China’s defence minister said on Monday that resolving the “Taiwan question” was China’s greatest national interest, and that no force could prevent the country’s “reunification”.
Separatist activities were doomed to failure, Defence Minister Wei Fenghe said at the opening in Beijing of the Xiangshan Forum, which China styles as its answer to the annual Shangri-La Dialogue security forum in Singapore.
Tensions between China and Taiwan have ratcheted up ahead of a presidential election on the island in January.
“China is the only major country in the world that is yet to be completely reunified,” Wei said.
“Resolving the Taiwan question to realise China’s full reunification is the irresistible trend of the times, China’s greatest national interest, the righteous path to follow and the longing of all Chinese people.”
Beijing sees Taiwan as a renegade province that needs to be retaken by force if necessary, a message President Xi Jinping reiterated at the start of this year.
South China Sea claim
Proudly democratic Taiwan has lambasted China for its authoritarian rule and for being a threat to regional peace.
Defeated Nationalist forces fled to Taiwan in 1949 at the end of the civil war that led to the
China has also been angered by support given by the United States to Taiwan, including arms sales.
Washington has no formal ties with Taipei, but is bound by law to provide the island with the means to defend itself.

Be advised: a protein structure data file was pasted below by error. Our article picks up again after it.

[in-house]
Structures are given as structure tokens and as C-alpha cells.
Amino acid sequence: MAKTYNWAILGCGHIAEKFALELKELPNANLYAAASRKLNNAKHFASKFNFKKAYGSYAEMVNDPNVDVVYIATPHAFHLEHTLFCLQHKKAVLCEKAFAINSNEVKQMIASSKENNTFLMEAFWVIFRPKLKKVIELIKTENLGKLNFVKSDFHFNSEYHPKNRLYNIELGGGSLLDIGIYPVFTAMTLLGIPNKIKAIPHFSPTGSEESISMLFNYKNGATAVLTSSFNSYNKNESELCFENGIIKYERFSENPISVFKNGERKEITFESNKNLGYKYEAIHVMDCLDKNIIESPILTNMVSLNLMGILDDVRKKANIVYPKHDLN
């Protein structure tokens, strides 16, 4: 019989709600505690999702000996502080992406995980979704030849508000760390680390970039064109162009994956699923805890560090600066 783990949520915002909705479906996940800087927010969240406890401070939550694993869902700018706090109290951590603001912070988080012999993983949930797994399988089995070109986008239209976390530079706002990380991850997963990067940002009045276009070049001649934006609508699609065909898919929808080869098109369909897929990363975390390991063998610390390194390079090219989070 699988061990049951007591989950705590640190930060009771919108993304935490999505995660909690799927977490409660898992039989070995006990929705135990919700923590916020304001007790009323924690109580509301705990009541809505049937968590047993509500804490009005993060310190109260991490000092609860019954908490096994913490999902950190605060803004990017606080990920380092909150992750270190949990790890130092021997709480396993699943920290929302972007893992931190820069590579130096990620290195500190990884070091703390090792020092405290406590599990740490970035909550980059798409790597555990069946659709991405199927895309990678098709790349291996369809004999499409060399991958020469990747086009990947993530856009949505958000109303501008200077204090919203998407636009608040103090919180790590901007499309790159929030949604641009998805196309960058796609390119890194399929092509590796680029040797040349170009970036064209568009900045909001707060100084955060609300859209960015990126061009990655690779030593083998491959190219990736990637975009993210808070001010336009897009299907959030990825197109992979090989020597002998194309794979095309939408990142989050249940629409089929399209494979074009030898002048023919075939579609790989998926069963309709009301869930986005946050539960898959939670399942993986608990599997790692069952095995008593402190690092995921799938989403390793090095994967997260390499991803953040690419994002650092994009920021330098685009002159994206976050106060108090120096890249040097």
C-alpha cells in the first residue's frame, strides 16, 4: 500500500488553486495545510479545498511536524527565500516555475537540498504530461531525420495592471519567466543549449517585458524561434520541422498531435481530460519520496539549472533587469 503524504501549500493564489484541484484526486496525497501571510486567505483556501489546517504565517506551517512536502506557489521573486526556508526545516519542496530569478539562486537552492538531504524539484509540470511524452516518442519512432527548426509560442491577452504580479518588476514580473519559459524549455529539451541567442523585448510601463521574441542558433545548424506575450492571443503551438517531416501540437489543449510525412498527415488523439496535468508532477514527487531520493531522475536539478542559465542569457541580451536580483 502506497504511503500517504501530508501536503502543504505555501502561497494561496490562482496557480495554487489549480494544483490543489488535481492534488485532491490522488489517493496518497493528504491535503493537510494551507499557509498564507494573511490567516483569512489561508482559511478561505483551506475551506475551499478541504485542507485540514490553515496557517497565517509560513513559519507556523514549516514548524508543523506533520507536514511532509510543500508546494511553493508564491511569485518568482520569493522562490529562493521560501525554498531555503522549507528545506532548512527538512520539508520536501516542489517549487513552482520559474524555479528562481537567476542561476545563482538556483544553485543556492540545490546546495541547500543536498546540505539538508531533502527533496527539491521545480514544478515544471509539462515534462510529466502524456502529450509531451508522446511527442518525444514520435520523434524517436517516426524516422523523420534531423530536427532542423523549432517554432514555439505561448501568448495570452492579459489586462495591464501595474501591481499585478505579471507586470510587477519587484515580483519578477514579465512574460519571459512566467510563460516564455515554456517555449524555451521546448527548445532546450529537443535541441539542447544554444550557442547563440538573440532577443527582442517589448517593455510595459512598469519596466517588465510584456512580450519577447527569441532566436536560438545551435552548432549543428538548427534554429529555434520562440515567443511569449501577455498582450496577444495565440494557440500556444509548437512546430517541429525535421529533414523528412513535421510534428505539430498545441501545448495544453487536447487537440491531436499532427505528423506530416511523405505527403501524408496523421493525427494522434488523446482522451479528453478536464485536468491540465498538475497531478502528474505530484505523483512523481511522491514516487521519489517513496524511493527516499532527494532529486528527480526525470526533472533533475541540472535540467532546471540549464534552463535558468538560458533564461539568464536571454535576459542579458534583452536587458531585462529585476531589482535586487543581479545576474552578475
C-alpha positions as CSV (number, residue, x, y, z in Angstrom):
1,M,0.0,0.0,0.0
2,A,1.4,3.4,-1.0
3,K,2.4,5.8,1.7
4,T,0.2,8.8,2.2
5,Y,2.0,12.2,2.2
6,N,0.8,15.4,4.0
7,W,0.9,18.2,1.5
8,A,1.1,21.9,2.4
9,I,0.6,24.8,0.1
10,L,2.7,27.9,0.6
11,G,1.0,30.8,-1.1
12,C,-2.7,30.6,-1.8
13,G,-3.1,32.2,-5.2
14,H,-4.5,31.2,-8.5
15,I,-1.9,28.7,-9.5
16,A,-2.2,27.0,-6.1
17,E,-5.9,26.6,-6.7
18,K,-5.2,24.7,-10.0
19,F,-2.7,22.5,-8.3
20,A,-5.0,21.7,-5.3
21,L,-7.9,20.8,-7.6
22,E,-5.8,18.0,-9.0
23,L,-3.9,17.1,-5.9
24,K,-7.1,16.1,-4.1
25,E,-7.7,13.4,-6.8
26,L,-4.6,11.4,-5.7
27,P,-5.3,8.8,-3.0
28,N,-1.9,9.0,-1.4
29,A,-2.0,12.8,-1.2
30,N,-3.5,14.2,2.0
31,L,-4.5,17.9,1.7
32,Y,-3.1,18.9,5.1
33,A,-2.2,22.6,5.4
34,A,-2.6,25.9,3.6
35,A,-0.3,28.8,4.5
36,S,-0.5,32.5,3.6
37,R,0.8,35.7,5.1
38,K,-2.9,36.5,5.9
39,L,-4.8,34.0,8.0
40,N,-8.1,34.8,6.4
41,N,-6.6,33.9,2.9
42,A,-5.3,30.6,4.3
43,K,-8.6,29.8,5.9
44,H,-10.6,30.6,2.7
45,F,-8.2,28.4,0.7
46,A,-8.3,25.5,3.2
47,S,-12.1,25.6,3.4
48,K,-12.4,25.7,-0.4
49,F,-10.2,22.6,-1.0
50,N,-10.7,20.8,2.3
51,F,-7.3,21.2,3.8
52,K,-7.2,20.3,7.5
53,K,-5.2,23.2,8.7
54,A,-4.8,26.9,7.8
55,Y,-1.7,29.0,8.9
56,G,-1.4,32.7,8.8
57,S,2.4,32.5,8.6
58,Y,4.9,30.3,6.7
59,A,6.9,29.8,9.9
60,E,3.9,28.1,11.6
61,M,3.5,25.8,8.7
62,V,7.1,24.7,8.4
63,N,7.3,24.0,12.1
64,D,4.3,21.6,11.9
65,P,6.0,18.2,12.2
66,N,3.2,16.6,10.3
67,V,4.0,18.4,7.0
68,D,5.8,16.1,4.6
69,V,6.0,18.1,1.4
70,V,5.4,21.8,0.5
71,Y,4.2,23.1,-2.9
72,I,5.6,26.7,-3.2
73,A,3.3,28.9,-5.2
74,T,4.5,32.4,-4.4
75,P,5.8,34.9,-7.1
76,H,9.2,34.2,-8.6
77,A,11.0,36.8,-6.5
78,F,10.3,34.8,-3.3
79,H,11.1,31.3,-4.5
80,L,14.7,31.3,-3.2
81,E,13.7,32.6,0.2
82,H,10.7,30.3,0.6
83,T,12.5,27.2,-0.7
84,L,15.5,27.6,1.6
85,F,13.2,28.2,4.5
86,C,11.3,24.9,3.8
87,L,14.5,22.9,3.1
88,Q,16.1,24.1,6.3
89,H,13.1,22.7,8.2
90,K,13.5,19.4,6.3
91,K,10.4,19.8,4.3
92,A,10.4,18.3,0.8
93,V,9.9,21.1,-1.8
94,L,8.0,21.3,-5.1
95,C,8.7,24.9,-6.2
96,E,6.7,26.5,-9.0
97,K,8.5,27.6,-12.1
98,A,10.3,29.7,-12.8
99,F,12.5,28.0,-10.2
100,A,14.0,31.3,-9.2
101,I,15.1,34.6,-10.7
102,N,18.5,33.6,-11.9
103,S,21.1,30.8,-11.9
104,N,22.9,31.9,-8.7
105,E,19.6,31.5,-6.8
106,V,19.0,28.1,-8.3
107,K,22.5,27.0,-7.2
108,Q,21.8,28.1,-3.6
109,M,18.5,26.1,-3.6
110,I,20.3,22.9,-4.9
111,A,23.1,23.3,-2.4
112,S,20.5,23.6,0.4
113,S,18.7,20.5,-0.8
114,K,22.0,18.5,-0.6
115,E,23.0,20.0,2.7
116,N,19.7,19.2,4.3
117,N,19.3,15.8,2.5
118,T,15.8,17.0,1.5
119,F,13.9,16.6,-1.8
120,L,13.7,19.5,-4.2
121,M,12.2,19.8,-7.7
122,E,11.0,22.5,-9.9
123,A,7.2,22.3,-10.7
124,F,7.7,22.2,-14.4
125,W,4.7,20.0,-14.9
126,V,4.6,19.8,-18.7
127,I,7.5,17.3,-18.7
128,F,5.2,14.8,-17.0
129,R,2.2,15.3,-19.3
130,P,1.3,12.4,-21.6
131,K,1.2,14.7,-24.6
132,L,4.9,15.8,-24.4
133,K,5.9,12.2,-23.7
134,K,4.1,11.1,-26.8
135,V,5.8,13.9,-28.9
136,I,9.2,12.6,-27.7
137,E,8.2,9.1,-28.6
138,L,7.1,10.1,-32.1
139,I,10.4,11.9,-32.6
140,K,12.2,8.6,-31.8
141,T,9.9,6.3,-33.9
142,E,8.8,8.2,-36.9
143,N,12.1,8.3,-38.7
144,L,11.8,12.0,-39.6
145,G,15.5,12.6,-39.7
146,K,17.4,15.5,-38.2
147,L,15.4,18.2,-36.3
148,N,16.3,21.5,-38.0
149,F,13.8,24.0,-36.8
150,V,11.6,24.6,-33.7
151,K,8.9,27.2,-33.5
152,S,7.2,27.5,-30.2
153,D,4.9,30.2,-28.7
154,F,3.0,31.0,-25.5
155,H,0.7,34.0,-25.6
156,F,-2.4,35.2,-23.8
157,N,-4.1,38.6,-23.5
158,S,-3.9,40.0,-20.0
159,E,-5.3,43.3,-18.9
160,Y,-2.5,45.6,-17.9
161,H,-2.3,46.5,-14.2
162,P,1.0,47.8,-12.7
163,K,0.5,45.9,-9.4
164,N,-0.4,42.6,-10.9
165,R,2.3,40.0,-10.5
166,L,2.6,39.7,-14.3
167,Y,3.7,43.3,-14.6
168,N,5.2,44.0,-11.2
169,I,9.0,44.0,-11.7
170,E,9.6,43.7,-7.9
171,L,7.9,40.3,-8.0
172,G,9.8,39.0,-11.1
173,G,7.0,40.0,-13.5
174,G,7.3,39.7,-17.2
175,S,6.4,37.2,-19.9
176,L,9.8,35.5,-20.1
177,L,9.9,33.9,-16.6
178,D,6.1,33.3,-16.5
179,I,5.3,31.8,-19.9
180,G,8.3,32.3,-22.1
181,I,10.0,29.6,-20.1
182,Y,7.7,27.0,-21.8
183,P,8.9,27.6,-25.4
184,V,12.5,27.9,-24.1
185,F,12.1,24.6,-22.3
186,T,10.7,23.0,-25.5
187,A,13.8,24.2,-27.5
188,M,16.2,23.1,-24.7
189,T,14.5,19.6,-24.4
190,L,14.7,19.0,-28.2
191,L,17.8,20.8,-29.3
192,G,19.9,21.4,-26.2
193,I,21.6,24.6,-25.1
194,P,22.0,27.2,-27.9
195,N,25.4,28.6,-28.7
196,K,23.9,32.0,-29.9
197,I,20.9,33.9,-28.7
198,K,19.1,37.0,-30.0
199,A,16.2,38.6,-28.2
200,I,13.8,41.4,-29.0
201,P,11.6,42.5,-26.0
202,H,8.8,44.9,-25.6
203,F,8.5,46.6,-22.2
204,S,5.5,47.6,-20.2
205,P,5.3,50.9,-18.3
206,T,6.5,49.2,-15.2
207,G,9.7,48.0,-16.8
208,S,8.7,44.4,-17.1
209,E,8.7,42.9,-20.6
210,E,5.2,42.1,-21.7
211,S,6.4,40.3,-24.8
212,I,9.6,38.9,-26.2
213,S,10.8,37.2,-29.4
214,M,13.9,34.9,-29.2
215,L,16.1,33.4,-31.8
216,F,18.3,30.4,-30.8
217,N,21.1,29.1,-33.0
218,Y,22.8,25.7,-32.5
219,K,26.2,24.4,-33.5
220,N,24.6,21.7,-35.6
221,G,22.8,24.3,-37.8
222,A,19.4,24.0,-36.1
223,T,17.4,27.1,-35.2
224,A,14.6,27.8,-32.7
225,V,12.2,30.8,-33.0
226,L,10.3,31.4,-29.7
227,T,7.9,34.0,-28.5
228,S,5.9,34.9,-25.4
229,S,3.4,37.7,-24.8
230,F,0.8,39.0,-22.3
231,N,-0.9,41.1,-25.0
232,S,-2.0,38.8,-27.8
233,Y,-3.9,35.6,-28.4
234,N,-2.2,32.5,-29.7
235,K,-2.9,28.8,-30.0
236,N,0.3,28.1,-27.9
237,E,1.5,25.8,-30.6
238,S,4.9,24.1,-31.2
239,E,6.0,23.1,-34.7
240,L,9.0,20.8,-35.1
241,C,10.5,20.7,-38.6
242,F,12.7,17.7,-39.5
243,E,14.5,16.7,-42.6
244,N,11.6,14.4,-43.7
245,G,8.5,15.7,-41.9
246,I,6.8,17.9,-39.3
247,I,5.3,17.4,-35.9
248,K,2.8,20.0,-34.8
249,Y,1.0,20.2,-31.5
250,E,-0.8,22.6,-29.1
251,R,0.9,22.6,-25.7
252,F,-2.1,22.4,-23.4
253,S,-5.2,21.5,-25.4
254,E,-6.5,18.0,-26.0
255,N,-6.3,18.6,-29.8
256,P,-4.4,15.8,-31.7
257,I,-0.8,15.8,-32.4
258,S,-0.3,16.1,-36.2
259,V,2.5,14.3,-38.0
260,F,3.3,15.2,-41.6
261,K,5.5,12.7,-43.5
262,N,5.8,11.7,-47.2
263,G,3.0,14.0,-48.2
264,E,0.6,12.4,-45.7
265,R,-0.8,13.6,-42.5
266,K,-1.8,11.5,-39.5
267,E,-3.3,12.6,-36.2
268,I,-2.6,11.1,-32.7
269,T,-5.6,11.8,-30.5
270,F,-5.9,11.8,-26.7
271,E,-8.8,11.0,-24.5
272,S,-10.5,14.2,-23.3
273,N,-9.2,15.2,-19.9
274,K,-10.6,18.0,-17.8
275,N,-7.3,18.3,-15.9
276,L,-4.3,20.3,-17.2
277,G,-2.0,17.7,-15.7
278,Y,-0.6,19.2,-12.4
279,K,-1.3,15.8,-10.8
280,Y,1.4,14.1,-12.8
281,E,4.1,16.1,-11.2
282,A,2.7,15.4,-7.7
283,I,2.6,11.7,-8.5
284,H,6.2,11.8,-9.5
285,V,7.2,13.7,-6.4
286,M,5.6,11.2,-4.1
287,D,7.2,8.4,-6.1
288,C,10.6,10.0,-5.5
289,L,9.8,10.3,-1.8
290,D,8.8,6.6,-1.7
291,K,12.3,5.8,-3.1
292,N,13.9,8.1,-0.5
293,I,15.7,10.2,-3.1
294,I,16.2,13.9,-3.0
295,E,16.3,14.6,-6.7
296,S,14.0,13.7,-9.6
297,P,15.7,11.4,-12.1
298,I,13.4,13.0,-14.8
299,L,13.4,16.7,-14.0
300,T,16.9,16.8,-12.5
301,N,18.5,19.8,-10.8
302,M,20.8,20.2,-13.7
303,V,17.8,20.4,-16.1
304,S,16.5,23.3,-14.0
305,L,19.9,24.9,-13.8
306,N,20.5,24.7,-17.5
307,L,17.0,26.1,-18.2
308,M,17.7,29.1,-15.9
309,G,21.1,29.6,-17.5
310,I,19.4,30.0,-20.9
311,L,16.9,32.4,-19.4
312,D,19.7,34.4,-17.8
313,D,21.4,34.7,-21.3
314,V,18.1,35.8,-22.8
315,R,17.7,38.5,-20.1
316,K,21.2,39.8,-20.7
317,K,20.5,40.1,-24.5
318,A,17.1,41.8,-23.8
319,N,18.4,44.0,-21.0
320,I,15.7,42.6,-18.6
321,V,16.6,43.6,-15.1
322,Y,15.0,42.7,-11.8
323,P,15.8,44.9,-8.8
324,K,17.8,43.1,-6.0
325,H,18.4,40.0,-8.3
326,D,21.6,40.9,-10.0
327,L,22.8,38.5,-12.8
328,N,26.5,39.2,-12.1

The US and China are also locked in a bitter trade war, but are in talks to end the dispute.
“No one and no force can ever stop China’s full reunification. We are committed to promoting the peaceful development of cross-Taiwan strait relations and the peaceful reunification of the country,” Wei said.
“However we will never allow separatists for Taiwan independence to have their way, nor allow interference by any external forces. Advancing China’s reunification is a just cause, while separatist activities are doomed to failure.”
The US has also angered China by repeatedly conducting what it calls “freedom of navigation” operations by naval ships close to islands China occupies in the South China Sea.
China claims the entire South China Sea, but Brunei, Malaysia, the Philippines, Taiwan and Vietnam, which surround the strategic waterway, also have claims.
“The South China Sea islands and Diaoyu islands are inalienable parts of China’s territory. We will not allow even an inch of territory that our ancestors have left to us to be taken away,” Wei said.